Can I change my Social Security number?

Can I change my Social Security number?

We can assign a different number only if:

  • Sequential numbers assigned to members of the same family are causing problems;
  • More than one person is assigned or using the same number;
  • A victim of identity theft continues to be disadvantaged by using the original number;
  • There is a situation of harassment, abuse or life endangerment; or
  • An individual has religious or cultural objections to certain numbers or digits in the original number. (We require written documentation in support of the objection from a religious group with which the number holder has an established relationship.)

When we assign a different Social Security number, we do not destroy the original number. We cross-refer the new number with the original number to make sure the person receives credit for all earnings under both numbers.

People who want to ask for a new Social Security number must:

  • Apply in person at a Social Security office;
  • Complete an application;
  • Provide a statement explaining the reasons for needing a new number;
  • Provide current, credible, third-party evidence documenting the reasons for needing a new number; and
  • Provide original documents establishing:
    • U.S. citizenship or work-authorized immigration status;
    • Age;
    • Identity; and
    • Evidence of a legal name change, if appropriate.

For more information about changing your Social Security number in domestic violence cases, see New Numbers For Domestic Violence Victims.

To request a different Social Security number, contact your local Social Security office for an in-person appointment.

Battling ID Theft Takes Concerted Effort

In the state of New Mexico, we have a law in place to help victims of  identity theft. The problem we have is that so many people are still unaware of it even though it has been around since 2009. This includes many people within the criminal justice system and law enforcement agencies. The law that I am referring to is the “Identity Theft Passport;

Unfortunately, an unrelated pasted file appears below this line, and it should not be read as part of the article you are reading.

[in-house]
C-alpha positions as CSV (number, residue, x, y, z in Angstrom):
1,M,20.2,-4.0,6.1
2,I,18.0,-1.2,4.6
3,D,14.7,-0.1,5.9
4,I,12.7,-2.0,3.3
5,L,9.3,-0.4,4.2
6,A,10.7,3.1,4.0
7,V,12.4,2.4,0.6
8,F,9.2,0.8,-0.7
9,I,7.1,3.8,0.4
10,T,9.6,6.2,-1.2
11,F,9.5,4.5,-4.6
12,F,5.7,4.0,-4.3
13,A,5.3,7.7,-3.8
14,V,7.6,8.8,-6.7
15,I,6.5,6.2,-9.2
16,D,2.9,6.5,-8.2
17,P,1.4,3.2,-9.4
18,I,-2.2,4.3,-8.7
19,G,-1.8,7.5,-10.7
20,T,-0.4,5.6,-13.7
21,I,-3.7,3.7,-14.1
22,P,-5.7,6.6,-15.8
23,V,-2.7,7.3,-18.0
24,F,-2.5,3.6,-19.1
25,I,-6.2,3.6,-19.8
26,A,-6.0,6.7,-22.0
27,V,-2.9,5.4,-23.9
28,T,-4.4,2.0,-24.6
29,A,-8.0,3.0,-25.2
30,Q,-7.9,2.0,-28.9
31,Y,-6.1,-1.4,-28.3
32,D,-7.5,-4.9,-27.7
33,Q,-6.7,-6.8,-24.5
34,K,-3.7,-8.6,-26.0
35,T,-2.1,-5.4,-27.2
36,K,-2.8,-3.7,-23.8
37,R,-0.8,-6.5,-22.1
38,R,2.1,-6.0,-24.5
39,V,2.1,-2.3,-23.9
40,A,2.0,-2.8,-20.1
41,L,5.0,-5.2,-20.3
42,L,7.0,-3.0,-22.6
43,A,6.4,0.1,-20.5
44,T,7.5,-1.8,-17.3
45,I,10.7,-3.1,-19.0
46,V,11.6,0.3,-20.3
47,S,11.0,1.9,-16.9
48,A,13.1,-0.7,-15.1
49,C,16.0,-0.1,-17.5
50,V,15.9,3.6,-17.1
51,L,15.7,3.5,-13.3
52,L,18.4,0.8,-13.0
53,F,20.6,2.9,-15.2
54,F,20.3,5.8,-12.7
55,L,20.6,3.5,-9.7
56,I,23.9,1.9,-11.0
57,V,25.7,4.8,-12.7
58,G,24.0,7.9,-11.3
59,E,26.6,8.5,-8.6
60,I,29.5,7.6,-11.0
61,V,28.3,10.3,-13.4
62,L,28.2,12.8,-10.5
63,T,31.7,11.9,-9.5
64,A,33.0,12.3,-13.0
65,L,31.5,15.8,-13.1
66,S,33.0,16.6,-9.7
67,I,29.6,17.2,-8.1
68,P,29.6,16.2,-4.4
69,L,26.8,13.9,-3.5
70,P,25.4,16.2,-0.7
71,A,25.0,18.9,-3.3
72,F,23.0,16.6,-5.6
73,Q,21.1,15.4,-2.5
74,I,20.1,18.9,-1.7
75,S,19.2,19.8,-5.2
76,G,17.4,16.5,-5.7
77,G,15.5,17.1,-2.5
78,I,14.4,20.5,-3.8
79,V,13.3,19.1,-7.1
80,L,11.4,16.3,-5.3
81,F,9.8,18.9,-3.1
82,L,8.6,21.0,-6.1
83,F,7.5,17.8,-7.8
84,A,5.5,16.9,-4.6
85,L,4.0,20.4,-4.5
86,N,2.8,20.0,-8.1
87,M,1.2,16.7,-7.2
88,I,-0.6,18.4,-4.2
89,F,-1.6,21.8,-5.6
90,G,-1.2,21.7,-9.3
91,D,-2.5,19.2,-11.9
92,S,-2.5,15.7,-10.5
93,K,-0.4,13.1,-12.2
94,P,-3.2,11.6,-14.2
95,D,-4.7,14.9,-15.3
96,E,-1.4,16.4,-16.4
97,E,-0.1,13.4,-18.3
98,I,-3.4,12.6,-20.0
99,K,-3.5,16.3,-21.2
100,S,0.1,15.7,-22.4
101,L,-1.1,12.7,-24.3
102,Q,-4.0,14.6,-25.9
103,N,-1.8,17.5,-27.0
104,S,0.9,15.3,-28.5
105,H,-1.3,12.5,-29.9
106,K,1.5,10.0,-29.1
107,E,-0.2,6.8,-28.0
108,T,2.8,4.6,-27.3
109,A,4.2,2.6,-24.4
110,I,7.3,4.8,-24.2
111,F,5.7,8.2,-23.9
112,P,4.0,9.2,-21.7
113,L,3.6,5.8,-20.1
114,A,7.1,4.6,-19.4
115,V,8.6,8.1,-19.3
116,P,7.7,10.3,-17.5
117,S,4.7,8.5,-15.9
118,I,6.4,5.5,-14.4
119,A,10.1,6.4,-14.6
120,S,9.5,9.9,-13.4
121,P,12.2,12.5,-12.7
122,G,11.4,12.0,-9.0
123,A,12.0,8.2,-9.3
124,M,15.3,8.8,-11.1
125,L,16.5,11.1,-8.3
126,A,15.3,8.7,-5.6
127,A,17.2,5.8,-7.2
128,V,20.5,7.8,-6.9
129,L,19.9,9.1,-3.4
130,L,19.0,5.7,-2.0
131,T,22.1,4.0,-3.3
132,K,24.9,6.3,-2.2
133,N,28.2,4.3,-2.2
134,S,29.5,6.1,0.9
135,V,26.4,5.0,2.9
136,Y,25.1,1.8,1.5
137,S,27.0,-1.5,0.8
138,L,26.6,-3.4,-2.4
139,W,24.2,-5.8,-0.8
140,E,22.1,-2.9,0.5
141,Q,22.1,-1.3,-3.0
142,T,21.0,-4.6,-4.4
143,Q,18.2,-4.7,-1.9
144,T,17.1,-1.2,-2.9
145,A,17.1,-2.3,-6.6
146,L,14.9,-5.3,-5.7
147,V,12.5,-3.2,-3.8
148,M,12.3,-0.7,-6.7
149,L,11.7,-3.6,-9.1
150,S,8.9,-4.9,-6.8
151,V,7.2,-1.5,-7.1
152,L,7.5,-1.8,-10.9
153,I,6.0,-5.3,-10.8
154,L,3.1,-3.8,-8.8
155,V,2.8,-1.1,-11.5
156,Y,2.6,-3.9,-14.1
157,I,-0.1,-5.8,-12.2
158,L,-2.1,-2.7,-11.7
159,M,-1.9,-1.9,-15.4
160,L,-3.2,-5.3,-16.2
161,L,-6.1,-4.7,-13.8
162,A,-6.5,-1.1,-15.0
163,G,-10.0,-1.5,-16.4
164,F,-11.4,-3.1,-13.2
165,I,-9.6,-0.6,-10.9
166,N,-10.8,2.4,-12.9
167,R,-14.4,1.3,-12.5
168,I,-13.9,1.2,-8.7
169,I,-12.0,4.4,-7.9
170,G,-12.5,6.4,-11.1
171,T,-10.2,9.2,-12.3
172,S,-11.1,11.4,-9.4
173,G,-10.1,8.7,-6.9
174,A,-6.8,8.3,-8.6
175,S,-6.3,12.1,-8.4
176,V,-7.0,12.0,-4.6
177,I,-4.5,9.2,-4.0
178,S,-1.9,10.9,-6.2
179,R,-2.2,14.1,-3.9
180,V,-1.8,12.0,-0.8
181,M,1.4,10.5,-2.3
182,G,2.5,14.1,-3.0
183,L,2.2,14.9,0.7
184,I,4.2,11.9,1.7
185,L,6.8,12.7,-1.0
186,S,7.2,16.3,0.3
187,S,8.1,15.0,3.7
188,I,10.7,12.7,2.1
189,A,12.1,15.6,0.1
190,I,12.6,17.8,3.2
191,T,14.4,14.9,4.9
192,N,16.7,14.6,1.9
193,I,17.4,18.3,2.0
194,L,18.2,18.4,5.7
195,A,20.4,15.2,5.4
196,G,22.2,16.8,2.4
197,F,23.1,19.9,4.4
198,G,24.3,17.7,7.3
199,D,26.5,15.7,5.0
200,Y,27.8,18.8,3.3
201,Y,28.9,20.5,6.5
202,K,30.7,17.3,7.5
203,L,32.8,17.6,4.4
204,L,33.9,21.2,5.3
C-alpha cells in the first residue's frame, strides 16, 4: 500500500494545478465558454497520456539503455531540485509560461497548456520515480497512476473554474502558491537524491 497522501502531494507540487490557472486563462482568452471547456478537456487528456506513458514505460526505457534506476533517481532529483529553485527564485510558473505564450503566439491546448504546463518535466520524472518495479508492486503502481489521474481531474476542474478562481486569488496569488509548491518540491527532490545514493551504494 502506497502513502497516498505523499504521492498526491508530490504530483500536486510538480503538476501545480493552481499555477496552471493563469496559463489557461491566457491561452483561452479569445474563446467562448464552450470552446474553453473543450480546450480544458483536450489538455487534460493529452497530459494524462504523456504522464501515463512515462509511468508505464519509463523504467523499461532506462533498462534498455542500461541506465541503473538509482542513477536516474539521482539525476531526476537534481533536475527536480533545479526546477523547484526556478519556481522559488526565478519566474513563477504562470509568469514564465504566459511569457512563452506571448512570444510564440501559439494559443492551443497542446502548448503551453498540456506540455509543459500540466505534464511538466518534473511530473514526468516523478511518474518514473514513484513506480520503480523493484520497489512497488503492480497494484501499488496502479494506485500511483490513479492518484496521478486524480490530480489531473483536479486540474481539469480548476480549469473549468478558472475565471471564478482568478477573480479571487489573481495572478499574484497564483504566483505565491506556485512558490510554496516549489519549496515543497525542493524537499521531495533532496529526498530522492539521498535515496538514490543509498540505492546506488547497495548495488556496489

Database,” Section 31-26-15 NMSA 1978. Within the statute it states that the Attorney General, in cooperation with the Department of Public Safety and the Motor Vehicle Division of the Taxation and Revenue Department, shall issue an identity theft passport to a person who claims to be a victim of identity theft pursuant to Section 30-16-24. 1 NMSA 1978.

How the program works is: 1) fill out a police report stating your identity was stolen; 2) resubmit the report back to the agency with whom you filled out the report; 3) wait for the agency to upload the information into the New Mexico State ID Theft Victims Database that is housed by the Attorney General’s office. This process usually takes a couple weeks.
The Attorney General may provide access to the database only to criminal justice agencies; and 4) once the information is uploaded the victim can then go to a state run MVD and be issued a driver’s license with a “V” endorsement on the back.

How does this help the victim? If their driver’s license or state-issued identification card is run and something they did not do comes up, it will alert the officer to look into it further. In most cases the officer will be able to pull up the mugshot of the person arrested for the crime in question.

Some very good news – help for victims of ID theft is just a phone call away. ID theft victims no longer have to suffer in isolation and feel that they have nowhere to turn to for support.

ID theft Resolutions, Ltd. Is a 501 c(3) nonprofit dedicated exclusively to educating the public, public officials and legislators about the challenges presented by the identity theft phenomenon and how to prevent and respond to ID theft and helping ID theft victims recover their identity and protect their credit.

We can be contacted by calling (505) 417-1902 or 1-888-484-9118 or by email at markmedley@idtheftresolutions.org.